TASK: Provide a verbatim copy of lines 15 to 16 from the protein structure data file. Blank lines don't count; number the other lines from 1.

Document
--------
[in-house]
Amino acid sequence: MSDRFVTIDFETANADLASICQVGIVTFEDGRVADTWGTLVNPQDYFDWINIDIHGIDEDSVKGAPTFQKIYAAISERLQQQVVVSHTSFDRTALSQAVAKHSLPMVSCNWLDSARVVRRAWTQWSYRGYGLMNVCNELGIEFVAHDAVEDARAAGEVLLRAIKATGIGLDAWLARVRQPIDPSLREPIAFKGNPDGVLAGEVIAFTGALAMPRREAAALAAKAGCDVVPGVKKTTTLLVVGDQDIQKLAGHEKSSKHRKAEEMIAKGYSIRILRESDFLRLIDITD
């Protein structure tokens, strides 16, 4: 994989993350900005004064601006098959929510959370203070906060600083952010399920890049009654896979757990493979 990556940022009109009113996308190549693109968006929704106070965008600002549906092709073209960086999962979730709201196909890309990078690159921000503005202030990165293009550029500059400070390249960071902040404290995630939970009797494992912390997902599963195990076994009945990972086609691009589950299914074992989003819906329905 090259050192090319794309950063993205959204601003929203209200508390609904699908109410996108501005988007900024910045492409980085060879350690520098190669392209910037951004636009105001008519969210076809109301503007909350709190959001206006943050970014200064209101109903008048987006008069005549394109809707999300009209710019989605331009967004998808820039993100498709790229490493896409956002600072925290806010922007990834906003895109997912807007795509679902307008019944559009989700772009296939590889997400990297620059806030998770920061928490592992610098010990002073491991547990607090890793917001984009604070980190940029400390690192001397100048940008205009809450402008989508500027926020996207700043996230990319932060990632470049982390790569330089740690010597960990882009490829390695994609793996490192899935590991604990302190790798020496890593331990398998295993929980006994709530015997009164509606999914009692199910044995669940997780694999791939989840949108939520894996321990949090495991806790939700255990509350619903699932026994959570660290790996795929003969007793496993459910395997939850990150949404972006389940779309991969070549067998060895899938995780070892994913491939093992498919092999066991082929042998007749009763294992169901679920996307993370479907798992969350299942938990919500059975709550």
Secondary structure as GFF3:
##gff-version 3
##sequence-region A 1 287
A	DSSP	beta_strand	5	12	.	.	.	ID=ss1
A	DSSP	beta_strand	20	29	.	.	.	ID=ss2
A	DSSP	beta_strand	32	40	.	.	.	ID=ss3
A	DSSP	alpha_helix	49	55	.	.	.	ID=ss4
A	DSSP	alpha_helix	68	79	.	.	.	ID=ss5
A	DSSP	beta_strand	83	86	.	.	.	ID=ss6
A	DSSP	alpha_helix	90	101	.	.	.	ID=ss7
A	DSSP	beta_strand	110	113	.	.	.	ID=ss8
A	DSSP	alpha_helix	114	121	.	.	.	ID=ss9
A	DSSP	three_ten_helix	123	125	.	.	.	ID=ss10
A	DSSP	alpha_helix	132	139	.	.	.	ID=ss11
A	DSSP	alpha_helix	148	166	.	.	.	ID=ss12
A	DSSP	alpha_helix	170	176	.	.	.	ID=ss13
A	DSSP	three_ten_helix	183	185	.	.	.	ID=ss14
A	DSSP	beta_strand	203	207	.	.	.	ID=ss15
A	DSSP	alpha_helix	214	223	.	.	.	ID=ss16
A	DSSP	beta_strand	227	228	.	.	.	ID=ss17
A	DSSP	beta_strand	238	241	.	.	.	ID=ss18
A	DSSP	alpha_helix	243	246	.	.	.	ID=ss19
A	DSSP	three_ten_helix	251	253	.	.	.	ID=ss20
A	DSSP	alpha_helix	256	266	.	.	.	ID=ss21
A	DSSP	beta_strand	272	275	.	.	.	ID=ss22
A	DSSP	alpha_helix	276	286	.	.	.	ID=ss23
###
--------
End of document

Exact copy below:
A	DSSP	alpha_helix	114	121	.	.	.	ID=ss9
A	DSSP	three_ten_helix	123	125	.	.	.	ID=ss10